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Life-supporting oxygen is supplied to all human tissues by hemoglobin, a carrier protein present in the bloodstream. When illuminated with near infrared light (NIR: 650-1000 nm), hemoglobin absorbs differently depending on whether it is bound to oxygen molecules (i.e., oxyhemoglobin, HbO), as in arterial blood, or is unbound to oxygen (i.e., deoxyhemoglobin ore reduced hemoglobin, HbR), as in venous blood. Since NIR light penetrate relatively deep (up to a few centimeters) into tissues such as skin, fat and muscle, the concentration of oxyhemoglobin and deoxyhemoglobin can me measured in-vivo with an optical techniques called near infrared spectroscopy (NIRS).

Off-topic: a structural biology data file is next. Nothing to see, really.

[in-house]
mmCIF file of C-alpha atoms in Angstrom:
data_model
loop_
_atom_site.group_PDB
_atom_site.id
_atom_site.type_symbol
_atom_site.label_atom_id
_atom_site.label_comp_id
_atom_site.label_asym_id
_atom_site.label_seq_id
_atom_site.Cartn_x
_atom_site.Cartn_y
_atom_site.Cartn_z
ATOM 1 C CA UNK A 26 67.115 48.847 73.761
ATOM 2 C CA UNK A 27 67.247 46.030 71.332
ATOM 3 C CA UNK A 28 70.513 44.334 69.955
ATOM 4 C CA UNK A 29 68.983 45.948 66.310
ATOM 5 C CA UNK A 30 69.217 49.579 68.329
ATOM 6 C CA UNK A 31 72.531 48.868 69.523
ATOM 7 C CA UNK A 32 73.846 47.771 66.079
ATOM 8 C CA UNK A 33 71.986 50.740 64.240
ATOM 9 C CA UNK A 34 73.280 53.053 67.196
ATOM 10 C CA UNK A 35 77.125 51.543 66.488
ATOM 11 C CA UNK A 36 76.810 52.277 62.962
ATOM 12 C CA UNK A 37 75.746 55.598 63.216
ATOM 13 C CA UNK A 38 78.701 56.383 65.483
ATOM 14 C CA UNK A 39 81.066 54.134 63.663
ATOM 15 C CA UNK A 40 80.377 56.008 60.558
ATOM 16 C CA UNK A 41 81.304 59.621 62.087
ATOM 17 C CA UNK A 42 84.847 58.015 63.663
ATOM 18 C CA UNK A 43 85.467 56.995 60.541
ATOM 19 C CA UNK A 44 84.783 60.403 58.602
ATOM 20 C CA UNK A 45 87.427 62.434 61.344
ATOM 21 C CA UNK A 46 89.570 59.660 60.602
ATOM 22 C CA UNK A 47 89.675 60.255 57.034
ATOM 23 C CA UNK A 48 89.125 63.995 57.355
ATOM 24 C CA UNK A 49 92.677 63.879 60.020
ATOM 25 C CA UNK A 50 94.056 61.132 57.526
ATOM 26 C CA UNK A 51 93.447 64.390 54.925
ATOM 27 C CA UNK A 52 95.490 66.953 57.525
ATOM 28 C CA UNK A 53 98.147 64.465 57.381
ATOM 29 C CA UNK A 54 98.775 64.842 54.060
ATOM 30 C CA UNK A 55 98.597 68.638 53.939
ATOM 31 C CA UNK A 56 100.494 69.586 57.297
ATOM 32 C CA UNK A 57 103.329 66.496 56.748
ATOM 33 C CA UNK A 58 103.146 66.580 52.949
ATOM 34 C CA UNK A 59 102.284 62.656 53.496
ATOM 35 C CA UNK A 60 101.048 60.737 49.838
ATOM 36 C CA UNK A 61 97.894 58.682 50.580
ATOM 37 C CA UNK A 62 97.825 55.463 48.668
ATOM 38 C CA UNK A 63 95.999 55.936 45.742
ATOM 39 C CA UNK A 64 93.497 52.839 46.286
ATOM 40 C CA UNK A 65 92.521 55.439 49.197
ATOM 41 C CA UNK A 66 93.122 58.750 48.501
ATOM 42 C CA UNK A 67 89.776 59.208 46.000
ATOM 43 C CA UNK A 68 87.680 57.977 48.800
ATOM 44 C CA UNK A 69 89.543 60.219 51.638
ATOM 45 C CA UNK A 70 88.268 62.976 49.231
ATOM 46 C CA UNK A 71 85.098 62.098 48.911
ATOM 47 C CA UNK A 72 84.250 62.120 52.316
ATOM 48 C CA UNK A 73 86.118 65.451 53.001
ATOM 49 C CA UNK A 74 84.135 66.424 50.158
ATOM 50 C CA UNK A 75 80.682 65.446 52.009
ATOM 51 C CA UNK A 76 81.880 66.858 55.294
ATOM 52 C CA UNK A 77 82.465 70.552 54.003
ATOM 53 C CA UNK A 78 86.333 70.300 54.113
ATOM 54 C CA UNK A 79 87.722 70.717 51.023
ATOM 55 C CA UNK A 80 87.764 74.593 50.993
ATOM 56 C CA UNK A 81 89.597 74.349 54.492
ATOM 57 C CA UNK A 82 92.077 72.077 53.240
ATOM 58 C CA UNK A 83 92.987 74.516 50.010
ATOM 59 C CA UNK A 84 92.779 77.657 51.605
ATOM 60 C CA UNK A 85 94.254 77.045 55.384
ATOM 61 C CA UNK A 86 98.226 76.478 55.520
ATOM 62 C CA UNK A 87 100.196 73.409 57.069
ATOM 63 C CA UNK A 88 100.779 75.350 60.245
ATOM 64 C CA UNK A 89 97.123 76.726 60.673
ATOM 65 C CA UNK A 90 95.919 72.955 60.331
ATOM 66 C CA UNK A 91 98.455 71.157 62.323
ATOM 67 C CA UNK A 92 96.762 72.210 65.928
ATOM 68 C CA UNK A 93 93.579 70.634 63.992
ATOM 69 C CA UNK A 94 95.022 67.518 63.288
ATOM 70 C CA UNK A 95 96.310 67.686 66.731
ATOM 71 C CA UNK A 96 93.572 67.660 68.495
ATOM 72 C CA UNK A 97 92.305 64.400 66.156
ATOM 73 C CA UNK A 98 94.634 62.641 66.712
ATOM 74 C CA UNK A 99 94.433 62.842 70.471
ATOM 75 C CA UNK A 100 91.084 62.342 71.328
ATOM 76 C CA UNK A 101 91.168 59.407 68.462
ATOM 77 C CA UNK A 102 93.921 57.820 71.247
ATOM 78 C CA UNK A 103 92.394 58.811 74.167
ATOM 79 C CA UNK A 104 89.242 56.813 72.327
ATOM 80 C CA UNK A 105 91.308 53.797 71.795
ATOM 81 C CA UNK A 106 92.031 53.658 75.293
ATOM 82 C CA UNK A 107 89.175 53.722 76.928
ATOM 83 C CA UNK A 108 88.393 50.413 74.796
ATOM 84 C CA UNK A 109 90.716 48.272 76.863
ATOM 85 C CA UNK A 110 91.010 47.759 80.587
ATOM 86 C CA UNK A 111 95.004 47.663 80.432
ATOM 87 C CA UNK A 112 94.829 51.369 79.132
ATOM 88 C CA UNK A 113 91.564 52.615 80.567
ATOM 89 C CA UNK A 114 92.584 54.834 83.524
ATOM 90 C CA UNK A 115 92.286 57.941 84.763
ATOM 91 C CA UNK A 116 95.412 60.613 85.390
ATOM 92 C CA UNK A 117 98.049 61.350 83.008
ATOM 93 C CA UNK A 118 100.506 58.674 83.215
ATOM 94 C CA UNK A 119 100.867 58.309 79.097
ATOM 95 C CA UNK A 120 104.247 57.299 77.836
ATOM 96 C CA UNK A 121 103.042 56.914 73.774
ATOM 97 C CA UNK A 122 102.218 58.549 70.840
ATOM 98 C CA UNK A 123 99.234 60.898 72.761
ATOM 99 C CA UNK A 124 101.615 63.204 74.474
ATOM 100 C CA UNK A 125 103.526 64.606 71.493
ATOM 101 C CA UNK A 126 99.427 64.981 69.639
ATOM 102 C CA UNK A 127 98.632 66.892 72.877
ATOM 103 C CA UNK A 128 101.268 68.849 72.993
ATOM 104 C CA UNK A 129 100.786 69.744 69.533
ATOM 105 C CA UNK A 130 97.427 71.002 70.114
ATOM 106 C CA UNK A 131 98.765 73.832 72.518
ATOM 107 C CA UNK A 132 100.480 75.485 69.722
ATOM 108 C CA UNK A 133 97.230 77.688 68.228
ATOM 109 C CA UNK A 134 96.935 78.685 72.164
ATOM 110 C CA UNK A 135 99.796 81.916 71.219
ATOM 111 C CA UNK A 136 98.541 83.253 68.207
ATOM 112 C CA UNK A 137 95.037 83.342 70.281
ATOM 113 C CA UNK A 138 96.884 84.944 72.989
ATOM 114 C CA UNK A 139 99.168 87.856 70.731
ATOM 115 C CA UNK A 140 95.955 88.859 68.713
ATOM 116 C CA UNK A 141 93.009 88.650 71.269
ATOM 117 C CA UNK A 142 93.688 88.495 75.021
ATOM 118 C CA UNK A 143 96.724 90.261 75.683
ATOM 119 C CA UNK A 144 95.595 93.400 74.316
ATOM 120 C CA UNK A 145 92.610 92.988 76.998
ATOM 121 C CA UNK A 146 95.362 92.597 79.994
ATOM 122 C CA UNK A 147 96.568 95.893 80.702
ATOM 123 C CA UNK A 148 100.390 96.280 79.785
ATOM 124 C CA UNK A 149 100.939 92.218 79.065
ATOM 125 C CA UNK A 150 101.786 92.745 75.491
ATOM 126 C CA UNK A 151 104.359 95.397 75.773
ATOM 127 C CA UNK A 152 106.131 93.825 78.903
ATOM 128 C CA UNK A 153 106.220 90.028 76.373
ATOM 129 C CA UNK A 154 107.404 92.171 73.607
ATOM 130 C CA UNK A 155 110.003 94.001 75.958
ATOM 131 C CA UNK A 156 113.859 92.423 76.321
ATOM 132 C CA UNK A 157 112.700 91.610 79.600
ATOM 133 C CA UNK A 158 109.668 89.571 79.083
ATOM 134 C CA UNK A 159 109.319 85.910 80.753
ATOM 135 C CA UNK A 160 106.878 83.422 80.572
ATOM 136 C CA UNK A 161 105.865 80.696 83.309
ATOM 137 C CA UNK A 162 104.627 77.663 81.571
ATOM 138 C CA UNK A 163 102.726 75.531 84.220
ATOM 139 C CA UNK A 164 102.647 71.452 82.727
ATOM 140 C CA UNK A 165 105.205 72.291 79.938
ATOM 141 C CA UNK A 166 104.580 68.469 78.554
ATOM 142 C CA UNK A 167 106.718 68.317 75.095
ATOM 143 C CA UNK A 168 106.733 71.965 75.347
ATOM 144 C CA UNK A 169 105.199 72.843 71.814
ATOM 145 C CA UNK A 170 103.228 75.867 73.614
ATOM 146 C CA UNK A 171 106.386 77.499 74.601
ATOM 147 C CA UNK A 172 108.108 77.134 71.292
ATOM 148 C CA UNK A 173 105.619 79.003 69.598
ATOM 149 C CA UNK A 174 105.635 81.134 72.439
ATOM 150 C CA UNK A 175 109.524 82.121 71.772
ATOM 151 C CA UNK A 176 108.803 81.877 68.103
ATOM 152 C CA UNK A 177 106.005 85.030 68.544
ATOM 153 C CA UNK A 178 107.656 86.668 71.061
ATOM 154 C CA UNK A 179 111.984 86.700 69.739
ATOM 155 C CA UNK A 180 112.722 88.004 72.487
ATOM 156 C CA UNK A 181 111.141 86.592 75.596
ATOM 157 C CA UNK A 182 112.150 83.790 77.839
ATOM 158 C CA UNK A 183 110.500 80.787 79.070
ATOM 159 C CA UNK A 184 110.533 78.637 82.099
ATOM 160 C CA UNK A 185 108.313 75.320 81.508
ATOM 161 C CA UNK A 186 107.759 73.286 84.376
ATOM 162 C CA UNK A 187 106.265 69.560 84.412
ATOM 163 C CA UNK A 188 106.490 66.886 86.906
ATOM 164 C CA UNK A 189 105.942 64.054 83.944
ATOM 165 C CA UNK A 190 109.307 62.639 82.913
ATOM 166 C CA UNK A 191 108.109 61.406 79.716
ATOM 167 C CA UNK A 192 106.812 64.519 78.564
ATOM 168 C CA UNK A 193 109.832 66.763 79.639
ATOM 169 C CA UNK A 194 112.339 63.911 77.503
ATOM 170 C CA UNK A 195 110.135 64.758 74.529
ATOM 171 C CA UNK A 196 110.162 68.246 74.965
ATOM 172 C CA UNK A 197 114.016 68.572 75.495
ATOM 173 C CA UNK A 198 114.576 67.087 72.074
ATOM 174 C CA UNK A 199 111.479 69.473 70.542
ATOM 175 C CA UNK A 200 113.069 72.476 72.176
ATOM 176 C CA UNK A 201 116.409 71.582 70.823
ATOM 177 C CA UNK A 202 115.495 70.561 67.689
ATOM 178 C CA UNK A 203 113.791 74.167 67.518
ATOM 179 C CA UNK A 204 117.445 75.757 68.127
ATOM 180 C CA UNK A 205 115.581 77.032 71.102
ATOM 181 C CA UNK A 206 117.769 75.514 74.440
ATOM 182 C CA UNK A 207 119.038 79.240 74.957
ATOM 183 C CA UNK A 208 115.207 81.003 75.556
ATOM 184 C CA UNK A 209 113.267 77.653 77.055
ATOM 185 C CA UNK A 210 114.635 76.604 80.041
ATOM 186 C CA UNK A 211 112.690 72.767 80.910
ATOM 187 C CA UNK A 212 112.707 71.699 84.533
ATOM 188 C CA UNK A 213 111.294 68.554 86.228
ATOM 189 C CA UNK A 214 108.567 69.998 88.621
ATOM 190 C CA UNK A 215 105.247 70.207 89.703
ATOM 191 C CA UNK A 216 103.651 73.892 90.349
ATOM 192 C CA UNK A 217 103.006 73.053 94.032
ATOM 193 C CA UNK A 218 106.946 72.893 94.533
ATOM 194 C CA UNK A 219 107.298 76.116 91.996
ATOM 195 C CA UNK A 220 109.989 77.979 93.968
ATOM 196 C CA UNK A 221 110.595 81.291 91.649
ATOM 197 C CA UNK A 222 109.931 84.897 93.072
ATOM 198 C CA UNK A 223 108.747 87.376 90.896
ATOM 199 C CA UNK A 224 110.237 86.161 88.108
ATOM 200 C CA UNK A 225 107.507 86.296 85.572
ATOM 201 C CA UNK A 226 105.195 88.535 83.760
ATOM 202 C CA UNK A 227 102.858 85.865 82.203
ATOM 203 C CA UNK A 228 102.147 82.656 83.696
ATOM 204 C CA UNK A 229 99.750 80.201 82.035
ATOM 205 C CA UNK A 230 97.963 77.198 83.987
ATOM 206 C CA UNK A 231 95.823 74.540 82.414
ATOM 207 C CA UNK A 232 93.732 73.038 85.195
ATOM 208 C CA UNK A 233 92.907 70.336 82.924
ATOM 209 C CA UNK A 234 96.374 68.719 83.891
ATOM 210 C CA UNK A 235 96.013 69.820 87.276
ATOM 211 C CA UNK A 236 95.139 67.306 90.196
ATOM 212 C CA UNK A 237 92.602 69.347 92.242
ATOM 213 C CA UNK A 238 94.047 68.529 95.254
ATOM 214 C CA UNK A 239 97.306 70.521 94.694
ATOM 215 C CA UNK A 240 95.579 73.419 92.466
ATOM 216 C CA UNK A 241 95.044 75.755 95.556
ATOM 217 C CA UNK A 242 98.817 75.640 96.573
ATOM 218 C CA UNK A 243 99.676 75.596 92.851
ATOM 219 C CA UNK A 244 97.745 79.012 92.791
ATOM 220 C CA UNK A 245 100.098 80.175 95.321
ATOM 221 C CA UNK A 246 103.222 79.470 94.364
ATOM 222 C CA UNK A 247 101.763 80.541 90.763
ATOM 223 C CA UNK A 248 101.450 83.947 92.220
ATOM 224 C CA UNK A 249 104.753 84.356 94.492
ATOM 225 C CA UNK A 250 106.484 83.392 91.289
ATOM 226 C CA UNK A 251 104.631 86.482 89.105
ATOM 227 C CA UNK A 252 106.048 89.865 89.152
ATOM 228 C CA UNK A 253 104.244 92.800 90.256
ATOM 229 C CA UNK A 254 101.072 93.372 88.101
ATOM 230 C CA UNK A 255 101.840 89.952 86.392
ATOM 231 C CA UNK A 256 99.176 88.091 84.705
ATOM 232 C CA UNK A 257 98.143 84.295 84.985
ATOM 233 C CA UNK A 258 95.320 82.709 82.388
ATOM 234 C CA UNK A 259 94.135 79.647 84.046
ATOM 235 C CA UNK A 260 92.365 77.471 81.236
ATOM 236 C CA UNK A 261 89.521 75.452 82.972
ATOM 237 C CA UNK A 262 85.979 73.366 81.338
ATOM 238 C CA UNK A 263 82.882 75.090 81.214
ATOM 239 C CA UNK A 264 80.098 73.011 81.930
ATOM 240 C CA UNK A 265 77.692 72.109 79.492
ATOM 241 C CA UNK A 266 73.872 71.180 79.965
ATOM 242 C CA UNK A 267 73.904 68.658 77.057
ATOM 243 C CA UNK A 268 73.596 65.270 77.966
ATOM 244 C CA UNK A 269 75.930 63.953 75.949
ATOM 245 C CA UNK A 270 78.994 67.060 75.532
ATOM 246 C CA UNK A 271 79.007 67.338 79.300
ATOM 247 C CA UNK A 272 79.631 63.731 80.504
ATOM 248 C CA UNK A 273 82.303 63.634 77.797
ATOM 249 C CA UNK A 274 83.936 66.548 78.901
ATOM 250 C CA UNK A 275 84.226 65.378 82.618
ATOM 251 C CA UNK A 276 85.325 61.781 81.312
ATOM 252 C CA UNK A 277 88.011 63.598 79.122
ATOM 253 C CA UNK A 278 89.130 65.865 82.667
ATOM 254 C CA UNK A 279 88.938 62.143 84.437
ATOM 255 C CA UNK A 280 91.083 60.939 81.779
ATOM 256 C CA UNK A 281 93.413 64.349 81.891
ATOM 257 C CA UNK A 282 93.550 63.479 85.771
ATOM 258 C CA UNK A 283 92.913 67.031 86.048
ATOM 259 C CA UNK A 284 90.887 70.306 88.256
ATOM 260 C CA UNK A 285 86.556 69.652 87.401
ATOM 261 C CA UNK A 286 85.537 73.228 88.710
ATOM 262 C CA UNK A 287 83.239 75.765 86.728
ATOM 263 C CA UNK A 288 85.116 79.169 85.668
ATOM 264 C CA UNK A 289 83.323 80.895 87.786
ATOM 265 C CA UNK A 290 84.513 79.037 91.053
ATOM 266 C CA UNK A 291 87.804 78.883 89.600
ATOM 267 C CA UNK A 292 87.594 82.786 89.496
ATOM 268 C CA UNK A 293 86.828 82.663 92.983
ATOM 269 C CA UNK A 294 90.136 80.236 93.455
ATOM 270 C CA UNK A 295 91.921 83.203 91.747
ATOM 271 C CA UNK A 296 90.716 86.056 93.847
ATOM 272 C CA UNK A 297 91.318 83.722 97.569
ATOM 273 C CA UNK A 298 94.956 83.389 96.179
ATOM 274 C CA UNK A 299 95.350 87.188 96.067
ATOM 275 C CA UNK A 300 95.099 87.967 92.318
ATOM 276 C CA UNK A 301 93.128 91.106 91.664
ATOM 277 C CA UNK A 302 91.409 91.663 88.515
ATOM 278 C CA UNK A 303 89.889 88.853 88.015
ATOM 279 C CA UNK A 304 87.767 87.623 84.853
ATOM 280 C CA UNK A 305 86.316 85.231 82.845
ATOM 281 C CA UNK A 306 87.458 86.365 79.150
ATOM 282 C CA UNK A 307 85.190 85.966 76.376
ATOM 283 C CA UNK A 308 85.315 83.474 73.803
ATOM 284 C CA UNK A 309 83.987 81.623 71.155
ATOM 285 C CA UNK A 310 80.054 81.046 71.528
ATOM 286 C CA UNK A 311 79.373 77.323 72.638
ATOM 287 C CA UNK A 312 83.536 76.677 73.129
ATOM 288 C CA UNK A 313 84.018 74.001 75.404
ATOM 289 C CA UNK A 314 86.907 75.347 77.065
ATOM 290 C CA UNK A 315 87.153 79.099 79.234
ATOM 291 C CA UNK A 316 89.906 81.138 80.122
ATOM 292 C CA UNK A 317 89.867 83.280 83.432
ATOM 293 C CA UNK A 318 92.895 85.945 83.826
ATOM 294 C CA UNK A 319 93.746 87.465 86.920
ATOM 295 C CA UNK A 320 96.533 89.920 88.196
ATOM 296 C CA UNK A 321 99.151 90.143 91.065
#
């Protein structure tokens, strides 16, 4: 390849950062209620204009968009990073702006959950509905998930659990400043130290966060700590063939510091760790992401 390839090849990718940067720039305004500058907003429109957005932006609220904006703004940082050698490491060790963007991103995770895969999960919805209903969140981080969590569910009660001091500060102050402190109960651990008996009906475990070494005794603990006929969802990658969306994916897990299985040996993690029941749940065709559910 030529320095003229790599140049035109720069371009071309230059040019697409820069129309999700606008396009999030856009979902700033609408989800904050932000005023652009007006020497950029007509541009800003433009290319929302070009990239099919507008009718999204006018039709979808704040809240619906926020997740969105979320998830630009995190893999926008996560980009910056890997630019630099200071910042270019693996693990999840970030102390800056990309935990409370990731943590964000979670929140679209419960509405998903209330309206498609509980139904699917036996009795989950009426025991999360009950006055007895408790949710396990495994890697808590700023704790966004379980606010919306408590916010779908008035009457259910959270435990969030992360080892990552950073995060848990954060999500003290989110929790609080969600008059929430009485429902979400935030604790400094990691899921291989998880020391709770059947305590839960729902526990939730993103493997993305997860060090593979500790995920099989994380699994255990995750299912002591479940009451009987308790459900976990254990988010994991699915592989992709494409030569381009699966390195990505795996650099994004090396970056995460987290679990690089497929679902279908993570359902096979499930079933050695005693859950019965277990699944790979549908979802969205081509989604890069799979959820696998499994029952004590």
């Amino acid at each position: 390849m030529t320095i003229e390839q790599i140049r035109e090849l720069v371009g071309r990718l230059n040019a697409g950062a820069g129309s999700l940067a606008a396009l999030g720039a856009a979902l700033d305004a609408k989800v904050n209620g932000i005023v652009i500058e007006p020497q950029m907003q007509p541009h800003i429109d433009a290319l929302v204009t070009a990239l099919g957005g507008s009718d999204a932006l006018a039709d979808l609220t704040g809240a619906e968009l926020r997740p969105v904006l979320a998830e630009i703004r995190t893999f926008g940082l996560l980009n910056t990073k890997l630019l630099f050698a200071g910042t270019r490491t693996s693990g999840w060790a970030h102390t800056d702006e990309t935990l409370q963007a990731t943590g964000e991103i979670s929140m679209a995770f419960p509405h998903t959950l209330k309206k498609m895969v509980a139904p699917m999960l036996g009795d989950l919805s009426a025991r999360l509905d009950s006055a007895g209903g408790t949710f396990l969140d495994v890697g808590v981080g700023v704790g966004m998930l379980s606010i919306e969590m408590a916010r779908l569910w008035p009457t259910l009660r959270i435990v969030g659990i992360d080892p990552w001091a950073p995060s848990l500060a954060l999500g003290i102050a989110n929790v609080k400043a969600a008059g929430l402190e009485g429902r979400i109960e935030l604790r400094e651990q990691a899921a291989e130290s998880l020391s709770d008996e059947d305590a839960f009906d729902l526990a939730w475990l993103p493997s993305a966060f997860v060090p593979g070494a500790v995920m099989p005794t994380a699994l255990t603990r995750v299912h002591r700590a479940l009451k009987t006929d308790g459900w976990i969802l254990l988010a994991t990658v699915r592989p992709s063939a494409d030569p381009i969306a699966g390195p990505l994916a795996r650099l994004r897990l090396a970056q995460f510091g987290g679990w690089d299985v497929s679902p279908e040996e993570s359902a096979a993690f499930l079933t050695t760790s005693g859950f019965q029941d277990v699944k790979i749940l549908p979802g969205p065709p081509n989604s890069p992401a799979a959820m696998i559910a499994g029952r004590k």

In our lab, we develop optical sensors and conduct studies to investigate relationships between tissue oxygenation, blood perfusion and/or blood flow and the specific function carried out by a specific tissue or organ. For instance, we study how exercise intensity affect skeletal muscle oxygenation in athletes, or how reduced blood flow in bedridden patients originate pressure ulcers, also called bed sores. Please contact us to learn more about our current activities and developments.